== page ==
by David Moore
Manager of Technical Services and Board Certified Entomologist
with contributions by Eric Smith, PhD, BCE
Good outdoor preventative maintenance is the first step of preventing pests from intruding into your home. The best way to reduce pest intrusion is to proactively control invading outdoor pests before they can enter a structure. The second step is to seal any potential entry such as holes in exterior walls, closing gaps under doors, screening windows and vents. Taking these measures will help reduce the amount of time required to inspect and find a pest’s entry point and can reduce the amount of pesticide that may be required to solve your problem.
What does a pest need to survive?
Almost all pests have a problem with losing water through their exoskeleton. Therefore, many are found in areas of high humidity which surround buildings. Mulched shrubbery and plant beds, under decks and porches, and among dense ground cover such as ivy are all common places that pests can be found living to retain proper moisture levels.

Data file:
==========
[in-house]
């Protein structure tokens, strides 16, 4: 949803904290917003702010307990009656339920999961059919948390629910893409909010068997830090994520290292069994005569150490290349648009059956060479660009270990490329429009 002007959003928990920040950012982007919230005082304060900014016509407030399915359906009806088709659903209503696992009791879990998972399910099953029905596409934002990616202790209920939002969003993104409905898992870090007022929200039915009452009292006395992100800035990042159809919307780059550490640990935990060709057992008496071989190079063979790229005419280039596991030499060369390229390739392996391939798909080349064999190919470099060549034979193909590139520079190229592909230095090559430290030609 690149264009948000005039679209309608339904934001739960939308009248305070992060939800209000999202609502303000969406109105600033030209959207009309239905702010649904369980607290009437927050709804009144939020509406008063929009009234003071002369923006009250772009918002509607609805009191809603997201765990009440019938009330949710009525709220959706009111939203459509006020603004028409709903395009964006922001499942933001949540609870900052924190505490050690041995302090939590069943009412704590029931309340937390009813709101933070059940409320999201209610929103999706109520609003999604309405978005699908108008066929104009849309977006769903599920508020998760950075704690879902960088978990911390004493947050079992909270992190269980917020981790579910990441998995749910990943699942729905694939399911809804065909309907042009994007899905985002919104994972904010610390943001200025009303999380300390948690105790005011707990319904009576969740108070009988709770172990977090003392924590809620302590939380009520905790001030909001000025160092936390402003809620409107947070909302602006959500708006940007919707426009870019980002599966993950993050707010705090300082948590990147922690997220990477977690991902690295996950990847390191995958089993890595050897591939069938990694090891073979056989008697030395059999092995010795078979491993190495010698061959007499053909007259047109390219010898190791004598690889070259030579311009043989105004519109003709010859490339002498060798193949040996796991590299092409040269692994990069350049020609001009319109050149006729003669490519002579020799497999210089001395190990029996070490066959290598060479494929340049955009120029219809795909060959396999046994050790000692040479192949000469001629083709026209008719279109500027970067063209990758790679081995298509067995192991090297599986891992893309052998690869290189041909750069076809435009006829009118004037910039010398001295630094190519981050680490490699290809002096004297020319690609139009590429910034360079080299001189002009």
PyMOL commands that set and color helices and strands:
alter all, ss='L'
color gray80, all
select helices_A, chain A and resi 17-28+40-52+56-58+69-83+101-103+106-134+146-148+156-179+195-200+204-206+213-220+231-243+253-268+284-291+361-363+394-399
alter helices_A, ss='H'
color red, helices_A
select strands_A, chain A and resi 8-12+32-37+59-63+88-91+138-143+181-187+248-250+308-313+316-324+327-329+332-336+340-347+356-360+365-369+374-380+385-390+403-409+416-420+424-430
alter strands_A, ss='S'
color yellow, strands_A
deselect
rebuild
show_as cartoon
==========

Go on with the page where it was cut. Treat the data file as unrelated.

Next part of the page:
Immature and in many cases adult invading pests feed primarily on decaying organic matter, fungi, and bacteria which is found in areas of high moisture. Others are predacious and will be found in the same areas since this is where their prey live.
Activity periods. Many pests are primarily active from dusk until dawn because this is when the relative humidity in the air is highest, which helps reduce their water loss. Ants which feed on plant recreations or honeydew are also active during the daytime. Ground beetles and moths are usually attracted to lights at night.
High moisture, high organic matter containing areas typically function as breeding and population spawning areas. These areas are highly favorable for their survival, and then they enter buildings when the area becomes overpopulated and/or environmental conditions become too wet or too dry for their survival.
What the homeowner should do